Joseph Woodland, Ubiquitous Bar Code’s Co-Inventor, Dies at 91

Source: The National Inventors Hall of Fame via Bloomberg

N. Joseph Woodland, a co-inventor of the barcode, has died. He was 91. Close

N. Joseph Woodland, a co-inventor of the barcode, has died. He was 91.

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Source: The National Inventors Hall of Fame via Bloomberg

N. Joseph Woodland, a co-inventor of the barcode, has died. He was 91.

N. Joseph Woodland, a co-inventor of the system of thick and thin lines that today is the ubiquitous bar code, has died. He was 91.

He died on Dec. 9 at his home in Edgewater, New Jersey, the New York Times reported, citing his daughter, Susan Woodland. No cause was given.

Woodland and Bernard Silver developed the bar code as graduate students at Drexel University in Philadelphia -- then called Drexel Institute of Technology -- in the late 1940s.

According to Drexel, the head of a local grocery-store chain had sought the university’s engineering help in 1948 to advance the checkout process. Woodland, in an article in Wonders of Modern Technology, recalled that he took his inspiration from the dots and dashes of Morse code.

“I just extended the dots and dashes downwards and made narrow lines and wide lines out of them,” Woodland said in the article, according to Drexel.

The system created by Woodland and Silver relied on the varying brightness of light shone through the lines -- the thicker the line, the more light it blocked. The engineers filed for a patent on Oct. 20, 1949.

Woodland went to work for International Business Machines Corp. (IBM) in 1951 with hopes that the idea would be further developed. He received the patent, No. 2,612,994, on Oct. 7, 1952, according to IBM.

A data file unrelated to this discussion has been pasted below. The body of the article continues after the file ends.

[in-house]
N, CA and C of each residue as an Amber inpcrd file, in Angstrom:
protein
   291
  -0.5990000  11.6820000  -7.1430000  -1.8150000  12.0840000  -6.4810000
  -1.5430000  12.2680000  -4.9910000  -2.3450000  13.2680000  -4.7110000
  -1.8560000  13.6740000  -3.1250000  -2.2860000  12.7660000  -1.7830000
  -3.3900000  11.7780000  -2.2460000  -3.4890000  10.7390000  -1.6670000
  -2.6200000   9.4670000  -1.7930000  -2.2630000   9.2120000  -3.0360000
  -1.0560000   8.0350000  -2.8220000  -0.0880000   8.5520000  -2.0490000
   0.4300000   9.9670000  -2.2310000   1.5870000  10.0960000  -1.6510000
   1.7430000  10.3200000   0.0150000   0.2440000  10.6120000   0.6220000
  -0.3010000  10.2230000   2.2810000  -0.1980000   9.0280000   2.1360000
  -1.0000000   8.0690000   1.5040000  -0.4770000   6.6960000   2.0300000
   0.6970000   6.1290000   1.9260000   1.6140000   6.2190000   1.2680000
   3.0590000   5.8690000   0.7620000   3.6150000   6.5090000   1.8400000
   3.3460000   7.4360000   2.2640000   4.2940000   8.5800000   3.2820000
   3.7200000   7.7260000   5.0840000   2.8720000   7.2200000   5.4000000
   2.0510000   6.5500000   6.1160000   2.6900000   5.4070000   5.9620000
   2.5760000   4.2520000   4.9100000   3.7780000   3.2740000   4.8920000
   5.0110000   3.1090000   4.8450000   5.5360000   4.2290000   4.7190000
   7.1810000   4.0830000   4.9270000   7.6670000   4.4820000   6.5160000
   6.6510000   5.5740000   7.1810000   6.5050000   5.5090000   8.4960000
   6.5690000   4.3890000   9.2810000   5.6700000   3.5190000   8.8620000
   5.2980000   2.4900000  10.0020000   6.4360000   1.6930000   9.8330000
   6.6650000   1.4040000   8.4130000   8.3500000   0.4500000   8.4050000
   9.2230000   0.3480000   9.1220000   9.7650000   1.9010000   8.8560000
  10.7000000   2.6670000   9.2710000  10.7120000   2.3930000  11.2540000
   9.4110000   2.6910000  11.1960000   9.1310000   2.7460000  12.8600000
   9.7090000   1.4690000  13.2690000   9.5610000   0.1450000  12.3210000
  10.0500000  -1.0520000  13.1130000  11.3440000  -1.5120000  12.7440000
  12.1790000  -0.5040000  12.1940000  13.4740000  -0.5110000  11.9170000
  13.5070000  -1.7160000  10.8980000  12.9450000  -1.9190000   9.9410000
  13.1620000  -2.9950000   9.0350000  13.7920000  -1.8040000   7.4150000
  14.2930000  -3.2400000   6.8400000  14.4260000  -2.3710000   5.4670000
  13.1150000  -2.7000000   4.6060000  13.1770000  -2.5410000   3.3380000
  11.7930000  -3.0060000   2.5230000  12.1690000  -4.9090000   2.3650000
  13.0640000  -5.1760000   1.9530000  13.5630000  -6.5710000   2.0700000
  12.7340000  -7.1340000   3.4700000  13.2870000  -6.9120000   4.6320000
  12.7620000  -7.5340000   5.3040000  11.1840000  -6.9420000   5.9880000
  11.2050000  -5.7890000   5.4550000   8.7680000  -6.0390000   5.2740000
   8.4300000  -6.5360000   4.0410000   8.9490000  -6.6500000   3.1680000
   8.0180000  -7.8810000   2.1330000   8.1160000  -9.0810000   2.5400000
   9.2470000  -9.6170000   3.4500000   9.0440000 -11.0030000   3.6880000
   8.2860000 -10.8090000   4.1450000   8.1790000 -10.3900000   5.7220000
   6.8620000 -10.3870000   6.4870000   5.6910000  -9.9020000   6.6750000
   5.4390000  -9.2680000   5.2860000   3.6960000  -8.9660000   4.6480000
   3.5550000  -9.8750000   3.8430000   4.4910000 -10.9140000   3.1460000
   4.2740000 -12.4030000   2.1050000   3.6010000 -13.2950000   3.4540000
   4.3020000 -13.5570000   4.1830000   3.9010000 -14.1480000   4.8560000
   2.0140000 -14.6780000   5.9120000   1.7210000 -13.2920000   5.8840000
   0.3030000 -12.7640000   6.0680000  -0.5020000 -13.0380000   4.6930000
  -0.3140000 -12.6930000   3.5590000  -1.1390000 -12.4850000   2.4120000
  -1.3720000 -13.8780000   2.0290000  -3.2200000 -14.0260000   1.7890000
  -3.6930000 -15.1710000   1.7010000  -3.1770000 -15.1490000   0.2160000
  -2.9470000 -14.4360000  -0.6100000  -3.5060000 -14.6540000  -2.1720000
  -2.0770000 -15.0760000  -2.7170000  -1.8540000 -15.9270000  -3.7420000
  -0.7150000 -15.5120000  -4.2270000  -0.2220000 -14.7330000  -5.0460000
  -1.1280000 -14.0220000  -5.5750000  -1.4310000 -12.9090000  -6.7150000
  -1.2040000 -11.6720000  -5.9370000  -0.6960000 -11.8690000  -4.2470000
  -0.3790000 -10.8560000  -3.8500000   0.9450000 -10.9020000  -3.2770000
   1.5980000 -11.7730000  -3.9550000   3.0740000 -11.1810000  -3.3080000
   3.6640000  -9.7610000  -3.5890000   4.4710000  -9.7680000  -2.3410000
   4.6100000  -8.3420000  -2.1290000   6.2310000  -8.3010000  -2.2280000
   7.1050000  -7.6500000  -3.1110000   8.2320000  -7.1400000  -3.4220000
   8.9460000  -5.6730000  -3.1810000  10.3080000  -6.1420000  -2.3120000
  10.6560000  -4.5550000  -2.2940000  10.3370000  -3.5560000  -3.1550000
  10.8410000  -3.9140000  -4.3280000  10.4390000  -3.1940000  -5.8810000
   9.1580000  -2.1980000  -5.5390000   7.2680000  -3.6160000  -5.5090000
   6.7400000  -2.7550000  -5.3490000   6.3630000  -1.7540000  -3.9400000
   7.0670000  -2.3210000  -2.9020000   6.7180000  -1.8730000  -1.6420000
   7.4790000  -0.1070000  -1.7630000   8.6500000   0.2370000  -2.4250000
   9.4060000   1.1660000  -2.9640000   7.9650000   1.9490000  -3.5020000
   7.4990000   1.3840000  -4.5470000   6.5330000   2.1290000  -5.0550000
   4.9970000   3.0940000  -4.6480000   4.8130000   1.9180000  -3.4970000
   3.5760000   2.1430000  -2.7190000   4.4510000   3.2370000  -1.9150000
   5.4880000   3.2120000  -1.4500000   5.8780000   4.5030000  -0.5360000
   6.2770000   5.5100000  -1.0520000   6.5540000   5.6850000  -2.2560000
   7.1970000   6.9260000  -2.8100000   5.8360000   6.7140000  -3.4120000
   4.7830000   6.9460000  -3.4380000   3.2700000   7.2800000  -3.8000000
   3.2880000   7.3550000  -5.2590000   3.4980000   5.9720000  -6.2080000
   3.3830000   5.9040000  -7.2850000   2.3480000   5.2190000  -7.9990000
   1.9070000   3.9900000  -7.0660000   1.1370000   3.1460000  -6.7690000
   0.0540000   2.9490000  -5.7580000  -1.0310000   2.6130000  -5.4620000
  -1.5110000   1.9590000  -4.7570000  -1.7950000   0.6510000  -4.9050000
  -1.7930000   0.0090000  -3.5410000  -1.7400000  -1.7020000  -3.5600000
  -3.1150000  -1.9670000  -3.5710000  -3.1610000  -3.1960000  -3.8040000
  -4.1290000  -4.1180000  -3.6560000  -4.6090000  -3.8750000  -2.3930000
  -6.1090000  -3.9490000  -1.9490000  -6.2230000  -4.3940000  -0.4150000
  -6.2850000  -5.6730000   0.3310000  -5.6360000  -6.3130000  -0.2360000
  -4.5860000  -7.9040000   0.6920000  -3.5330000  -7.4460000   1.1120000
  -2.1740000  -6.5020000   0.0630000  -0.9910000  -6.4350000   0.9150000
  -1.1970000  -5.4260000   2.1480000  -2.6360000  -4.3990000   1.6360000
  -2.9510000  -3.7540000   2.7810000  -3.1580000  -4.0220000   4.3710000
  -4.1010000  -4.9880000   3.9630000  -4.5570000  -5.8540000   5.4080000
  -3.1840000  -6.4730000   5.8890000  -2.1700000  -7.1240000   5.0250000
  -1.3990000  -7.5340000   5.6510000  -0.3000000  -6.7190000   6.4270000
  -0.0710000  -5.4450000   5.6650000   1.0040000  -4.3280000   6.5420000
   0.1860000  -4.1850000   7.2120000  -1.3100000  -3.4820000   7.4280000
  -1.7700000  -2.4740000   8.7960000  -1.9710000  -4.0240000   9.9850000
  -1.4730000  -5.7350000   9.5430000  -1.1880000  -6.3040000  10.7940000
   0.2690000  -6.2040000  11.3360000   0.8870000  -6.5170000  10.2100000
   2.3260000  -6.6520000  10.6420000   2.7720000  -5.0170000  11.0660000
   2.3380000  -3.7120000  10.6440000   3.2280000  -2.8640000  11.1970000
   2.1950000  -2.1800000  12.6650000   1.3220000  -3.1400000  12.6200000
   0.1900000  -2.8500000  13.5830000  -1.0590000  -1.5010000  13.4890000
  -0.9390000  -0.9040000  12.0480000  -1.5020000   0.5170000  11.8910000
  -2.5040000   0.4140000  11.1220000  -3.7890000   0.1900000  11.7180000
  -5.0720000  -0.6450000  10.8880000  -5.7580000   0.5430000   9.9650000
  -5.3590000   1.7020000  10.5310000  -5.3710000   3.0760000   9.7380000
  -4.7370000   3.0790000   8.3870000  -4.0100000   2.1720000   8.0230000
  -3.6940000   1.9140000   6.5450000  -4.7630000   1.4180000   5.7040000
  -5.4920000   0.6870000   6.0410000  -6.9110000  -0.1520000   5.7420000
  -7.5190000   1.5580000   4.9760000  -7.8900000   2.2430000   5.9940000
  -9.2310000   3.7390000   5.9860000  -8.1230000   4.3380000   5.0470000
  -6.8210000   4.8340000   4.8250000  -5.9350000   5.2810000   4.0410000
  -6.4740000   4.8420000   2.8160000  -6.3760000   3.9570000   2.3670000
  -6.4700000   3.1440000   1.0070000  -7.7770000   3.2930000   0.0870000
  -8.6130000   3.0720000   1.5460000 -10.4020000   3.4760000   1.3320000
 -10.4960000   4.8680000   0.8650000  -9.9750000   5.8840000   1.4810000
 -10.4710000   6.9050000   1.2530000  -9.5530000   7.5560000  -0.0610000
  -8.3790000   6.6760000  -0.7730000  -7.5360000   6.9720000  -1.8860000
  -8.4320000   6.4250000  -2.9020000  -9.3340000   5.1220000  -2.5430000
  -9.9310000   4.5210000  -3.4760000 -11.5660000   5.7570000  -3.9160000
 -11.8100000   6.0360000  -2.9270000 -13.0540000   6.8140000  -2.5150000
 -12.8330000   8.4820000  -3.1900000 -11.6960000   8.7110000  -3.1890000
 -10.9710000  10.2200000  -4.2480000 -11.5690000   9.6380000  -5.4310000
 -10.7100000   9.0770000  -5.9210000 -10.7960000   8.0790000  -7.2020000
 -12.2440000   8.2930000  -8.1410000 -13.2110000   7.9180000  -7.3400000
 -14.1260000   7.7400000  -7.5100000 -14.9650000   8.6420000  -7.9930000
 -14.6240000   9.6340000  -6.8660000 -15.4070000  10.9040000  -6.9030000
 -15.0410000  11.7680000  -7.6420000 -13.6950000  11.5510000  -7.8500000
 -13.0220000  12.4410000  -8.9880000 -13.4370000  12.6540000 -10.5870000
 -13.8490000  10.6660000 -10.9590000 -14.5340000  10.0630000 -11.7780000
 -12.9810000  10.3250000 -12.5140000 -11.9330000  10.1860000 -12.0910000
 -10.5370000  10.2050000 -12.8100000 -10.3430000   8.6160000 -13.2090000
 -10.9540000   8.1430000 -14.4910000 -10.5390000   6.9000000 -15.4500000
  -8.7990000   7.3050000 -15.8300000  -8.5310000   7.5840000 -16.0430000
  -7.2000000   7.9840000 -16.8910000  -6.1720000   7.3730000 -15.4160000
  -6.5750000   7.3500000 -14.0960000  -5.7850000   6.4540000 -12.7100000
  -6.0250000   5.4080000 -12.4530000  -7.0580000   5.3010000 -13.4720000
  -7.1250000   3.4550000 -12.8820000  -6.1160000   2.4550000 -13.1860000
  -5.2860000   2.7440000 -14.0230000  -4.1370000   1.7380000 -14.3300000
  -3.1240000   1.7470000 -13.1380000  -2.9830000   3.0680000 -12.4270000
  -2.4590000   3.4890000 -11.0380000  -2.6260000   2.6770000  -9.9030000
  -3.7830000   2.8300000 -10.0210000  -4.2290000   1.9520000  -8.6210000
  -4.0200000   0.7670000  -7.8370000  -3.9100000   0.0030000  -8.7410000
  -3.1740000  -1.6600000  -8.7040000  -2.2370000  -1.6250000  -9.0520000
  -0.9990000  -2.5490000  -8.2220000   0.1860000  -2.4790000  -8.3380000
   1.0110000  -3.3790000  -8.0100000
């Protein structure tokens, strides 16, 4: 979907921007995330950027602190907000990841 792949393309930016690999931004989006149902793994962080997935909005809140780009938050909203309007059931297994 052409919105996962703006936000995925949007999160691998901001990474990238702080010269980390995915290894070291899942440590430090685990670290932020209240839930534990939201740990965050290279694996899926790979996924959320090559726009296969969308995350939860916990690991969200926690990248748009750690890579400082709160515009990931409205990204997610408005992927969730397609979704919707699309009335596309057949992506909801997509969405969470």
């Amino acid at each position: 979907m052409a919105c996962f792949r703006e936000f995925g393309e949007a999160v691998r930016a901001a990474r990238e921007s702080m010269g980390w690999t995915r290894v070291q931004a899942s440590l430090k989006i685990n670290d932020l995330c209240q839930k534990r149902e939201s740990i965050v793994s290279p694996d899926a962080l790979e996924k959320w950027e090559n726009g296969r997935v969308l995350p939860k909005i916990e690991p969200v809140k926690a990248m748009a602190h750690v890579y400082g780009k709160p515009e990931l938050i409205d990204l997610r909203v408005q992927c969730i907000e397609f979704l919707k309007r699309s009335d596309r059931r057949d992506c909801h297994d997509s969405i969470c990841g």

Manhattan Project

In 1973, a rectangular bar code promoted by IBM, after substantial design input by Woodland, was formally adopted as the Universal Product Code, according to the National Inventors Hall of Fame, which inducted Woodland and Silver in 2011. Silver died in 1963, according to the Times.

Norman Joseph Woodland was born on Sept. 6, 1921, and grew up in Atlantic City, New Jersey, according to the Hall of Fame.

During World War II, he was a technical assistant on the Manhattan Project to develop the world’s first atom bomb, according to an IBM profile.

After the war, Woodland earned his bachelor of science in mechanical engineering from Drexel and a master of science at Syracuse University in Syracuse, New York.

He retired from IBM in 1987. In 1992, he received the National Medal of Technology from the U.S. Patent and Trademark Office, along with Microsoft Corp. founder Bill Gates and six other recipients.

In addition to his daughter, Susan, Woodland is survived by his wife, the former Jacqueline Blumberg, whom he married in 1951; a second daughter, Betsy Karpenkopf; a brother, David; and a granddaughter, according to the Times.

To contact the reporter on this story: Laurence Arnold in Washington at larnold4@bloomberg.net

To contact the editor responsible for this story: Charles W. Stevens at cstevens@bloomberg.net

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